Pine drew more ticket cards and Blue followed, keeping pace every step of the way while Burgundy kept drawing carriage cards.  Eventually Blue drew ahead in the “taking tickets” race, but it was one set of tickets too far for her as she drew three moderate to high scoring cards that were all unplayable.  Fearing she’d pushed her luck one step too far, she kept the lowest scoring card (i.e. the one with the fewest negative points) and pondered her options.  Pine took tickets and it was clear he had hit a similar problem though at least two of his were playable, if difficult.  In the end, he took a twenty-one point ticket that needed a little work, giving Blue an interesting choice.  In addition to the unplayable ticket, she had one low-ish scoring ticket left that she only needed one card to complete.  She’d been waiting for that single yellow carriage for a while though and persisting could allow Pine time to complete his new ticket.

Ticket to Ride: Nordic Countries
– Image by boardGOATS

Although she didn’t know the value or difficulty of Pine’s final ticket Blue felt sure it was high scoring and that he would need a few turns to complete it.  With a large set of pink cards and not many trains left, it gave her a chance; by placing a largely arbitrary route she triggered the end of the game.  Burgundy squeaked, although it had looked for all the world like he was trying for the long route, in fact he was really hunting for a locomotive (wild) card or a single orange carriage to complete his route into Narvik (though he came very close to getting nine cards necessary for the long route by accident).  The irony was that Blue had picked up loads of locomotive cards in her hunt for the single yellow, but hadn’t wanted them and had been unable to find yellow cards because Burgundy had them all!  In his penultimate turn, Burgundy had finally drawn his last orange card enabling him to finish his final, long ticket on his very last go.  Pine on the other hand was less fortunate and fell short, taking a swing of forty-two points which more than off-set Blue’s incomplete tickets.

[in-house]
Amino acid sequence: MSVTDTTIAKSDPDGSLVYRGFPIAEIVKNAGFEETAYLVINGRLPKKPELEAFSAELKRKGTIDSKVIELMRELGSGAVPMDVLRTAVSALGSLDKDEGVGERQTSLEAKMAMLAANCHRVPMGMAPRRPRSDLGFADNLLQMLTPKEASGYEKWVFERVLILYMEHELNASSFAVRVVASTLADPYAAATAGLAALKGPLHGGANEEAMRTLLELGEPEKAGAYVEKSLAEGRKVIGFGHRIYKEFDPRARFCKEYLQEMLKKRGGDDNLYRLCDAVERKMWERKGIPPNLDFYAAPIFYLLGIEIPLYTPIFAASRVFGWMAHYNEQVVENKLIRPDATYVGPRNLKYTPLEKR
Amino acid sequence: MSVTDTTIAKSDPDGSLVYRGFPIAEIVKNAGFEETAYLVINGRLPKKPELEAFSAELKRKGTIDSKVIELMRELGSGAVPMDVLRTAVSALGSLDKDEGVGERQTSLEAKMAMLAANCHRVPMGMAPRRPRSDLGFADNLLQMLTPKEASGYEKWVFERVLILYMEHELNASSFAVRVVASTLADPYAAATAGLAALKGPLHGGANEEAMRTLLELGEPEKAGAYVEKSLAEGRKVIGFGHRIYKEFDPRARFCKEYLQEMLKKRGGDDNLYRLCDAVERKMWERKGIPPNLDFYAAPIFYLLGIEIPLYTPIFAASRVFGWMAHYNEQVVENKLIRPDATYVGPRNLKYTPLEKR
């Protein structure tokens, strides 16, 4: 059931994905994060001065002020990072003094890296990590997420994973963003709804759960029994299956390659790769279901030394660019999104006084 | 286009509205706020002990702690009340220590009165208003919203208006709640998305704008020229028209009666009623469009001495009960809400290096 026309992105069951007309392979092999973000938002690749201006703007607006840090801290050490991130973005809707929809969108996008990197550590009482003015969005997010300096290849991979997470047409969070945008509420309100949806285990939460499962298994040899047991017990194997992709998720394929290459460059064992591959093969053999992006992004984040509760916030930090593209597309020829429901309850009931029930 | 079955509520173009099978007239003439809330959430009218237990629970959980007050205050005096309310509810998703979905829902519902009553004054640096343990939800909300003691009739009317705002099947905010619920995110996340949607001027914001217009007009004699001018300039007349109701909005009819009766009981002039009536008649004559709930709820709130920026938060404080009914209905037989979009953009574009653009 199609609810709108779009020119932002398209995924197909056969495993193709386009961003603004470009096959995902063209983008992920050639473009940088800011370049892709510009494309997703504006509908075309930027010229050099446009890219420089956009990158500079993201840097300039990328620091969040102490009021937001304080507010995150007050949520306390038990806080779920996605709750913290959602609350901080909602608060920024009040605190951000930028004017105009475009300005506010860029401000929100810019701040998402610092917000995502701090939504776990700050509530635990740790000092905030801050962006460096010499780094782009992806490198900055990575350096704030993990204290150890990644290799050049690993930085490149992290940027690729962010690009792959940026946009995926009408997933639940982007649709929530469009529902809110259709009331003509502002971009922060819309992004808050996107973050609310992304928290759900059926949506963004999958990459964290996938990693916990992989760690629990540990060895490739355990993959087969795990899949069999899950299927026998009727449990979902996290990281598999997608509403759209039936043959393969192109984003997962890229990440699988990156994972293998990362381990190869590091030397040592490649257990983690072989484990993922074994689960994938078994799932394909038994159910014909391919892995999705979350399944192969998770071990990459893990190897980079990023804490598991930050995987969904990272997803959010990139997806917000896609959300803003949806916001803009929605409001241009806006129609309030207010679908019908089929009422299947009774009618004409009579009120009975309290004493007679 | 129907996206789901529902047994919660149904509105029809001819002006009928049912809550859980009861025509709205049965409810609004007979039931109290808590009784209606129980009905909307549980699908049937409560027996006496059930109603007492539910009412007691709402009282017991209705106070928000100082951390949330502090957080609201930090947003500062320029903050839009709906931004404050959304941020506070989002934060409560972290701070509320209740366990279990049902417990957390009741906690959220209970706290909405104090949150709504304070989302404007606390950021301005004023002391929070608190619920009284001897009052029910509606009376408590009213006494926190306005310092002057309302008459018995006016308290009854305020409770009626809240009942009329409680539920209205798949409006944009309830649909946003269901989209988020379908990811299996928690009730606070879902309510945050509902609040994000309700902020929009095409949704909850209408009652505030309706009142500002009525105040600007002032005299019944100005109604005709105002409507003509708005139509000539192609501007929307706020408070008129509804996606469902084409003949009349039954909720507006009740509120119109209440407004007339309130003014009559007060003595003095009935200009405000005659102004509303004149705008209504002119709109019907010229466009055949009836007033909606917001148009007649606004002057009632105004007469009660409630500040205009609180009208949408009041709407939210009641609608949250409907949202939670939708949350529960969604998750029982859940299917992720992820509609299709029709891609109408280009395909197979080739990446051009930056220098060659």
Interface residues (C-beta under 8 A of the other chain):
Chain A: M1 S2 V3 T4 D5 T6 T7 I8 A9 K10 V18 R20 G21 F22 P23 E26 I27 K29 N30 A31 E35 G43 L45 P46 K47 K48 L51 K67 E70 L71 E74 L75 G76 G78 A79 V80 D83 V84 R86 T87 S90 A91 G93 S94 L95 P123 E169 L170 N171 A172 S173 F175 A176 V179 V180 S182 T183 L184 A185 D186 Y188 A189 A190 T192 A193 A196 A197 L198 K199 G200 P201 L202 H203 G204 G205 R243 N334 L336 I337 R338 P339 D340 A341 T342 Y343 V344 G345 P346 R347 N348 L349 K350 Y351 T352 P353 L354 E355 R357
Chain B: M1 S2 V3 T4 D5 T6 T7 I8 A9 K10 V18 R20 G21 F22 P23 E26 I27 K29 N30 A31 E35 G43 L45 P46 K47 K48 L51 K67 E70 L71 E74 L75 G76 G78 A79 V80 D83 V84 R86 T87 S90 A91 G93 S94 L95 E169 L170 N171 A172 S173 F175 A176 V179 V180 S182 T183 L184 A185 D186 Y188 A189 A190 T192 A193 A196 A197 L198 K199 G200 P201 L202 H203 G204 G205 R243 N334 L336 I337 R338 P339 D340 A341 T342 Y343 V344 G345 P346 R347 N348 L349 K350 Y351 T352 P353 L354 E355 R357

Ticket to Ride: Nordic Countries
– Image by boardGOATS

The group recounted the train points and found a few extra points for Blue, but it was still very close and all down to the tickets.  Blue had mostly low-scoring cards; where Pine had one fewer, they were more valuable.  In the end, Blue finished twenty-three points ahead of Pine, but she had managed to complete one extra ticket which had given her the ten point bonus – had it gone to Pine there would have been a twenty point swing and the second group might have had a recount too.  Both Ticket to Ride games finished at much the same time and while the third game was finishing off, the two groups compared notes.  It was then that the first group realised they had not played quite correctly, as there is a rules change in this version that means locomotive cards can only be used as wilds on tunnel and ferry routes, not on ordinary routes.  This explained why Green had managed to succeed at his long route when Burgundy had failed. While playing correctly would have changed the game, there was no accusation of cheating as Ivory and Mulberry who had been playing that game had played by the same rules.

Christmas Tree
– Image by boardGOATS

Meanwhile, while the two ends of the table were playing with their train-sets, the trio in the middle were decorating their Christmas Tree.  This game is a cute little card drafting game that originated in Hungary.  The game takes place over three rounds during which Christmas decoration cards are drafted. After each card is chosen, the player puts it anywhere they like on their tree.  After seven cards, the round ends and the trees are evaluated.  Decorations include gingerbread men, glass ornaments in different shapes, wrapped sweets and, of course, festive lights.  The gingerbread men have different markings on their hands and feet and the more that match the adjacent decorations, the more points they score.  Some glass ornaments and all the sweets score points directly; lights only score if both halves match.

Christmas Tree
– Image by boardGOATS

The decorations only score at the end of the game though;  objective cards are evaluated at the end of each round.  At the start of the game each player receives four objective cards and at the start of each round everyone chooses one; these are shuffled and before the round begins.  The trees are therefore evaluated at the end of each round according to these objectives.  and then decorations score at the end.  One of the things about this scoring mechanism is that it’s often not obvious who is in the lead during the game as there are so many points awarded at the end.  This game was no exception, and was ultimately very close as a result.  It is one of those games that benefits from experience, and Black and Purple’s who had both played before took first and second, in that order.

Christmas Tree
– Image by boardGOATS